So you’ve decided wine is your passion, your avocation, your all-consuming second life.
Sure, you’ll taste some of the most hedonistic, luxurious, complex beverages in the history of mankind.
Yes, you will find the perfect match for whatever you love to eat – whether it be strange-flavored chicken, fish tacos or sweetbreads.
It’s true, you will meet fascinating, funny, talented, rich and occasionally famous people who share your love for spoiled grape juice. You’ll also meet a lot of very nice farmers.
But be clear about this – there is a dark side to the love of wine. I’m here to prepare you for the worst if you jump into this lifelong commitment.
Ready? I doubt it.
Prepare to proselytize
GASP! Not all your friends will be into wine!
This will instantaneously create a feeling that you must urgently convert everyone you have ever met to your newfound religion.
While most of your friends will love you for dragging them out of the cave and into the light, some will HATE this. They see wine as boring, superficial and well, a little fashionista.
No, they don’t care about 2000 Bordeaux at release prices. They won’t want to know the difference between Brix and Oechsle as measures of potential alcohol. And they really, really really don’t want to know if the 2012 German harvest is sugar/acid balanced!
OK, try not to hyperventilate. I don’t understand it either.
But, then again, I don’t care about their Bikram yoga classes, golf handicap or obsession with tole painting, so we’re even. Friends don’t have to do everything together, do they?
One other thing – God help you if your significant other falls into this category! There’s not much mortal man can do about that.
Prepare to go broke
You will spend all your discretionary cash on wine and wine accessories. What you don’t spend on actual wine, you will spend on stemware, wine openers and storage cabinets. Then there are the magazines, websites and newlsetters.
If you get serious about collecting wine, you’ll buy a cave. Hmmm, wine cave or college education for the kids? Hmmm.
None of this will compare to your travel budget.
Merely drinking Quintarelli Amarone, Domaine de la Romanée Conti or Salon Champagne, won’t be enough.
You will be immediately, urgently, necessarily compelled to GO where these wines were created. You will want to see the sun, smell the earth, feel the breeze there, on the spot, where this bottled poetry was created.
And this won’t cost ANY money, because NO ONE wants to go to these places, right?
Prepare to be an unpaid wine consultant
Now that you’re the wine whisperer, ALL your friends will seek your counsel. At dinner with your honey? Count on the phone ringing so you can help someone find a wine that pairs with sardines (Vinho Verde, served ICE cold). In a late meeting with your boss? There’ll surely be a text message asking if $150 is a good price for 2001 Penfold’s Grange (amazing price).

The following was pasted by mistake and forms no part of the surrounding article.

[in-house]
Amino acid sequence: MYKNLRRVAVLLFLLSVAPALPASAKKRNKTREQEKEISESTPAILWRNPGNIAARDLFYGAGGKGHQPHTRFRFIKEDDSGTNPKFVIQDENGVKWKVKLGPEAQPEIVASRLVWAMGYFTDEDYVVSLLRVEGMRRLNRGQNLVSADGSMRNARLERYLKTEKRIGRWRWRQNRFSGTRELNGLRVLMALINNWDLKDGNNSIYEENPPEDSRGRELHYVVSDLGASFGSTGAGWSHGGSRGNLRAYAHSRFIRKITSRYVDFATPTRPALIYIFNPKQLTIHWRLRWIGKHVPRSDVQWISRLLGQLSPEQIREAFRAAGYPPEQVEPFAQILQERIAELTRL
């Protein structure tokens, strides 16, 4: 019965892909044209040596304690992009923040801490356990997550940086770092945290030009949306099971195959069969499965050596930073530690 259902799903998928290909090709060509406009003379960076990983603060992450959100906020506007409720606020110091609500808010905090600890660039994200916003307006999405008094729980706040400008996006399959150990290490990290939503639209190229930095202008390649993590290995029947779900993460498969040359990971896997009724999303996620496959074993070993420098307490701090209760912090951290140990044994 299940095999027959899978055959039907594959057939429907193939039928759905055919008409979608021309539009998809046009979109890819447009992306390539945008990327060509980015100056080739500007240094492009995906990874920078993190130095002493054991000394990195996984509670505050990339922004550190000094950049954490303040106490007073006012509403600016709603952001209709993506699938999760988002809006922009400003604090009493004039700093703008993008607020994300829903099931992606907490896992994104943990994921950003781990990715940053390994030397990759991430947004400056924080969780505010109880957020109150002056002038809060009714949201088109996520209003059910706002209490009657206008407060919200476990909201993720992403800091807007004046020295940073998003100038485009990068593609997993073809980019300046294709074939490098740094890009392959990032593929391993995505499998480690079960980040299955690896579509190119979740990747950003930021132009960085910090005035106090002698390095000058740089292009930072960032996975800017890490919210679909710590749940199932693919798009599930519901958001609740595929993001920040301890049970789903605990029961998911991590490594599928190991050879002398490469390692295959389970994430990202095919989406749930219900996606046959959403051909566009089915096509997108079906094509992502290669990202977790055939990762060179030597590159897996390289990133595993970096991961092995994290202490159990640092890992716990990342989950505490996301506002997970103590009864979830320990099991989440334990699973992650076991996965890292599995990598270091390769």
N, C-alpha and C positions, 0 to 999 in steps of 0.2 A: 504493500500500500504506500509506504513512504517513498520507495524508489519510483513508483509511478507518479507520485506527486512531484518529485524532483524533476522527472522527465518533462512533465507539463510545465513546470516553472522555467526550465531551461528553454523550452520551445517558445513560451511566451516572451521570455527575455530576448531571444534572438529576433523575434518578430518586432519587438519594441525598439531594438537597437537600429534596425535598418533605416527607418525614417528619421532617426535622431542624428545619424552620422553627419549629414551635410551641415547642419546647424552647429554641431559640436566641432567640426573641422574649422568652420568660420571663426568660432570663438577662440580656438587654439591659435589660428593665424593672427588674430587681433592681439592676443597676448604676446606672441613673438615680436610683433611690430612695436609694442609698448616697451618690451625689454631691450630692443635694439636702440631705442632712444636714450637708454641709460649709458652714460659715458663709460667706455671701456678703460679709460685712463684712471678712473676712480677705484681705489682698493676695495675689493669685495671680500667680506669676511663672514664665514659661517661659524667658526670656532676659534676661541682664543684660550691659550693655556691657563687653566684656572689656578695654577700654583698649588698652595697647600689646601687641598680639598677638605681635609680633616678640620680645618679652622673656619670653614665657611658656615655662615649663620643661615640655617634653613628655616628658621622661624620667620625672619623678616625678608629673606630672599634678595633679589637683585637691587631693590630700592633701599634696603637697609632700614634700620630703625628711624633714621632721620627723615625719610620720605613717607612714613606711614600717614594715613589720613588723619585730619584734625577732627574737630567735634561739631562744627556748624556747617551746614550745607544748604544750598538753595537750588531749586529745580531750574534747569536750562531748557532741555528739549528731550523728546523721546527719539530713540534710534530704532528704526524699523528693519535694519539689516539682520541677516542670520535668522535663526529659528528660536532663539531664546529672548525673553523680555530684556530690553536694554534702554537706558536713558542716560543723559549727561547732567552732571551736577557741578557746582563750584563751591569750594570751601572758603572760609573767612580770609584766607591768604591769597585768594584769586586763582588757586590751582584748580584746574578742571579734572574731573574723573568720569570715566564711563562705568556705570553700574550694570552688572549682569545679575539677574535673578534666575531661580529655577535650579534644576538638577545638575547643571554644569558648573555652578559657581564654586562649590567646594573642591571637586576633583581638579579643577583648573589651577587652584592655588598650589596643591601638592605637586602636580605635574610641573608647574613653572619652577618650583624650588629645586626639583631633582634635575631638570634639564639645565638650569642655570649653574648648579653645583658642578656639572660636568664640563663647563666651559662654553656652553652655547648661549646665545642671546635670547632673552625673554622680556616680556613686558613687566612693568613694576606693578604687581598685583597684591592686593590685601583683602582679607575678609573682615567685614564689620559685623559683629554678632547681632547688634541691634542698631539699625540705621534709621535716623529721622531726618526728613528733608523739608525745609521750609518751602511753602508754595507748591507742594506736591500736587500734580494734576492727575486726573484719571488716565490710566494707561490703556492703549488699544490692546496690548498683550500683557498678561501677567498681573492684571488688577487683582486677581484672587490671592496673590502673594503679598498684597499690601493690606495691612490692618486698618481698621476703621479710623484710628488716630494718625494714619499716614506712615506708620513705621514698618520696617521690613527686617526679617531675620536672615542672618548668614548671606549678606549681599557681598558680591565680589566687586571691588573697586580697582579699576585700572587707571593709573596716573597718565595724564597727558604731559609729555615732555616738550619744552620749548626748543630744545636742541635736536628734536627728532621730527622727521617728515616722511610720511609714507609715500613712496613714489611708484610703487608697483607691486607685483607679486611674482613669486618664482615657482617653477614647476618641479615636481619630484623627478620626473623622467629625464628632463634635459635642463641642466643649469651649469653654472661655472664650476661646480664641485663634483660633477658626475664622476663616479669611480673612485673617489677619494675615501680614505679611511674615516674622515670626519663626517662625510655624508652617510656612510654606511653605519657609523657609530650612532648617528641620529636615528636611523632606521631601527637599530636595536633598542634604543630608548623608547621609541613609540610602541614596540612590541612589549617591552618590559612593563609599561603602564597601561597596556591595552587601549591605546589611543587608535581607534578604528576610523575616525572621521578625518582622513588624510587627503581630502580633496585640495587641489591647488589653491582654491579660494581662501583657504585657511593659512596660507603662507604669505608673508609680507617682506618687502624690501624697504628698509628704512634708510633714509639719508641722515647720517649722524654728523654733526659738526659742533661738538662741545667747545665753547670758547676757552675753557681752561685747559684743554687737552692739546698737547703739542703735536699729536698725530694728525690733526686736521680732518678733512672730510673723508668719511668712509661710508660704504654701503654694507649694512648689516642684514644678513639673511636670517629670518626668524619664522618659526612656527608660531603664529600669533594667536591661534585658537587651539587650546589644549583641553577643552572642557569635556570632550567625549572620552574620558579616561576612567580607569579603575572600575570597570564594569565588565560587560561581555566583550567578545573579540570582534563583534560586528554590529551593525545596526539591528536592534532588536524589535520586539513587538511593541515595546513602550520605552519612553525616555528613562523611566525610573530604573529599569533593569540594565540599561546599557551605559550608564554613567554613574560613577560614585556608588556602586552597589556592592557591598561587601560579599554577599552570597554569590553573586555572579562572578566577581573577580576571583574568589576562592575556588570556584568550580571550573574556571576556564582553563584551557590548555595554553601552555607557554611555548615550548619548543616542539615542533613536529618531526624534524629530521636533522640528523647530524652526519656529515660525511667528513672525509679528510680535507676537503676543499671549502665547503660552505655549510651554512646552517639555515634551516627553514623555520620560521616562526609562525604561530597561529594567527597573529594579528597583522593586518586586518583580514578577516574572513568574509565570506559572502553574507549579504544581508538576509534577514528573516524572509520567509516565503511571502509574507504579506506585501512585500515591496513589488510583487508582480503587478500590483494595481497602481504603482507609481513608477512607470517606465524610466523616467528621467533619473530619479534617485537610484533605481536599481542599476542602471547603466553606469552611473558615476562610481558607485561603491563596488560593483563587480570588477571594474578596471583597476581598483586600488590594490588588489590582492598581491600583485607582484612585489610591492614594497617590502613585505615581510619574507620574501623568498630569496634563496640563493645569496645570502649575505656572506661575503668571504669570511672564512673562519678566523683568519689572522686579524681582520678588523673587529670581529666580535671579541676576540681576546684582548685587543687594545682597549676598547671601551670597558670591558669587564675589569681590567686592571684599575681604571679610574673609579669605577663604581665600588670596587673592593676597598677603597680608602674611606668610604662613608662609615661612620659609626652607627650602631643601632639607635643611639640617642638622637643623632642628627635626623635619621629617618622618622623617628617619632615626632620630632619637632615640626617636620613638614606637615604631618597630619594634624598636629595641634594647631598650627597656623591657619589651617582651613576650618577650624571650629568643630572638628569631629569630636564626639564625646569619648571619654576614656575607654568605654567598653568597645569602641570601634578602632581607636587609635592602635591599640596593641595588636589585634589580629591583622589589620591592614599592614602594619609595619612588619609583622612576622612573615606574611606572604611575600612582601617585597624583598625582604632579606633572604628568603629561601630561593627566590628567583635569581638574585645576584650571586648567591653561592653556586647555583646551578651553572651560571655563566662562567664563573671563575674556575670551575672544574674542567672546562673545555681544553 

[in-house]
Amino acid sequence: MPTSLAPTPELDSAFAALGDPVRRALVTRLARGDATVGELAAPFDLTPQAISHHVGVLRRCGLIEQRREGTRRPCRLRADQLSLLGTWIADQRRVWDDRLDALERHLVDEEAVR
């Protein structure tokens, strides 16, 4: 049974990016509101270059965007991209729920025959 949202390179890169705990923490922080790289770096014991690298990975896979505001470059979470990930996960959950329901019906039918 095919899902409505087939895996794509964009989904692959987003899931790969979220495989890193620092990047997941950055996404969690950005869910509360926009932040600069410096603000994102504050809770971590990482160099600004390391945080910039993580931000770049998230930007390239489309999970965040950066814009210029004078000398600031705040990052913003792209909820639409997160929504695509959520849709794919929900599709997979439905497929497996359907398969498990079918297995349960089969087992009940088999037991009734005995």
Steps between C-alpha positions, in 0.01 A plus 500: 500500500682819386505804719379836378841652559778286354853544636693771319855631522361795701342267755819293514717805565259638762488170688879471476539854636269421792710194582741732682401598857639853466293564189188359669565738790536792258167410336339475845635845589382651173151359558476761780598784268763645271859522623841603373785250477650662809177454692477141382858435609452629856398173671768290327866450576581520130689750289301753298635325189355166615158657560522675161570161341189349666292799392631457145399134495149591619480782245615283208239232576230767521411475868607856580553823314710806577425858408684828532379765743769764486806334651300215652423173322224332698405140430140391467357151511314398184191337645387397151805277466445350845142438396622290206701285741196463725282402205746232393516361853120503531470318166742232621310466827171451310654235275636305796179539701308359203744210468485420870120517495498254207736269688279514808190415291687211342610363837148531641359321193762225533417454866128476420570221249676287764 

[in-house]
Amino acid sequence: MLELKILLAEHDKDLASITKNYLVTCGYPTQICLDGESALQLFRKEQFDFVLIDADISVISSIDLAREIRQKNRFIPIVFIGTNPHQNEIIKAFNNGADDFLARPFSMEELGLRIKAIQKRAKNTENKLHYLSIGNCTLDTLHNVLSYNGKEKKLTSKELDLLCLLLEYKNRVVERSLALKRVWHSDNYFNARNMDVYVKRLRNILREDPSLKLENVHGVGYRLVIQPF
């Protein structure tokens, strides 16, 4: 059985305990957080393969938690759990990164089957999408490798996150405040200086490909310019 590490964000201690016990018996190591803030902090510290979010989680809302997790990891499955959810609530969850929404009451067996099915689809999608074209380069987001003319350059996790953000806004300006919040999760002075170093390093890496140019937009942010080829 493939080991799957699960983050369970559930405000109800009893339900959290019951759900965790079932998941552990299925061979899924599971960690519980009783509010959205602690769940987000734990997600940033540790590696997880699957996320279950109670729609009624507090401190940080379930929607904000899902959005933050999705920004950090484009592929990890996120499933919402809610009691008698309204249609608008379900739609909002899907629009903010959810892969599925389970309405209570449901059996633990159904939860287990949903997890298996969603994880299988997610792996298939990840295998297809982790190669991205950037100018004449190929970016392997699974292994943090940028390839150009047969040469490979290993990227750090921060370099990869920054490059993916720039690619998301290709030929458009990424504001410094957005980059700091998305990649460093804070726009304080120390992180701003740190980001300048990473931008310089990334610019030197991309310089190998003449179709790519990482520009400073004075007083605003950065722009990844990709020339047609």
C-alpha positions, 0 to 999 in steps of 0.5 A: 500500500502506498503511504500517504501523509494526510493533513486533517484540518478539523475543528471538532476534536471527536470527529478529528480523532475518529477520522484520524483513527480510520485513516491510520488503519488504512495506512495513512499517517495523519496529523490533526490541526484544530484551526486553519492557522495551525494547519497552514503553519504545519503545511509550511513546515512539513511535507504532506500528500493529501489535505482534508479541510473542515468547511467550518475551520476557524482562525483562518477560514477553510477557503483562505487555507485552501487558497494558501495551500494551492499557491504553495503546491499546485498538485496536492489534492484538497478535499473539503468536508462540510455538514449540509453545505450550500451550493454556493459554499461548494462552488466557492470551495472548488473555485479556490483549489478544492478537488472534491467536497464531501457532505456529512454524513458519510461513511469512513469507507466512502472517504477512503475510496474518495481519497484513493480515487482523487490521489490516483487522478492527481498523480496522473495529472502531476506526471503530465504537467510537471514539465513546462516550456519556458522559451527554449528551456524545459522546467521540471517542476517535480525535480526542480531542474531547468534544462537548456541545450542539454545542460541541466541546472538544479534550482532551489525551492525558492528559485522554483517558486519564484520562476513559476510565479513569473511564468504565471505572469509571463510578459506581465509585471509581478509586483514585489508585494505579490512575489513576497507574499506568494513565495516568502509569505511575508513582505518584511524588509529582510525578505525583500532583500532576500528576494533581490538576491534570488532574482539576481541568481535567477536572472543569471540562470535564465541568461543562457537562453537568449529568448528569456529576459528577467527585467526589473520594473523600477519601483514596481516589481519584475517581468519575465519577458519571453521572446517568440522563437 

It’s fun to be wine Yoda, but this newfound attention will come at a cost. What if you make a suggestion to a friend and the bottle is corked, cooked or just not to their liking? You’ll get the blame!
They won’t remember the bubbly you drank the night you proposed to your wife, but that first miss, they never forget!
Prepare to be Martha Stewart
You will now throw lavish wine dinners and tastings. It doesn’t matter if you desire to do this, you must to establish your wine authority. There’s a way you can turn this into an advantage. Insist, um, suggest they bring a bottle of wine to whatever soiree you create. It’ll fill your cellar quickly. That might make up for hours of labor in the kitchen and cleaning the house so you can entertain.
Prepare to be tested
Once your boss finds out about your wine knowledge, he will test you.
The test comes in two manifestations. Either your boss is a wine fool, ordering white Zinfandel with that $600 Chateaubriand for four, or he will see if you know more about it than he does.
Neither alternative is good. If you’re lucky, the least he will do is ask you to order a bottle of French wine for that billion dollar client who really believes that California wine is the best in the world. That’s one hell of a pop quiz and your career hangs in the balance! How will you deal with it?
Prepare to eat and drink differently
Gone are the days when you would drink coffee with anything. After you’ve been exposed to pairing wine with specific foods, you will have to do that withevery food and beverage combination.
Eating and drinking will now be a messy, complicated affair of trial and error, but take heart – it won’t be as bad as this:
but there will be problems. You’ll find that Snickers and Big Red soda is terrible now (How did that go unnoticed before?) You’ll learn that EVERY steak house serves red wine and asparagus making both taste AWFUL? You’ll learn that wines with high iron content make seafood taste like iodine. You’ll also discover that not all wines go with chocolate….
The horror! The horror!
Prepare to care about none of these
OK, so you see there are problems, but like anything else, you have to take the good with the bad. Even with these difficulties, the wine habit offers at least three advantages: 1) nothing to practice except sniffing, swirling and spitting; 2) little possibility of injury, barring a horrible corkscrew incident; and 3) it’s best done at home or at least with a limousine taking you from place to place.
And that, as my mother says, is “…better than a sharp stick in your eye!”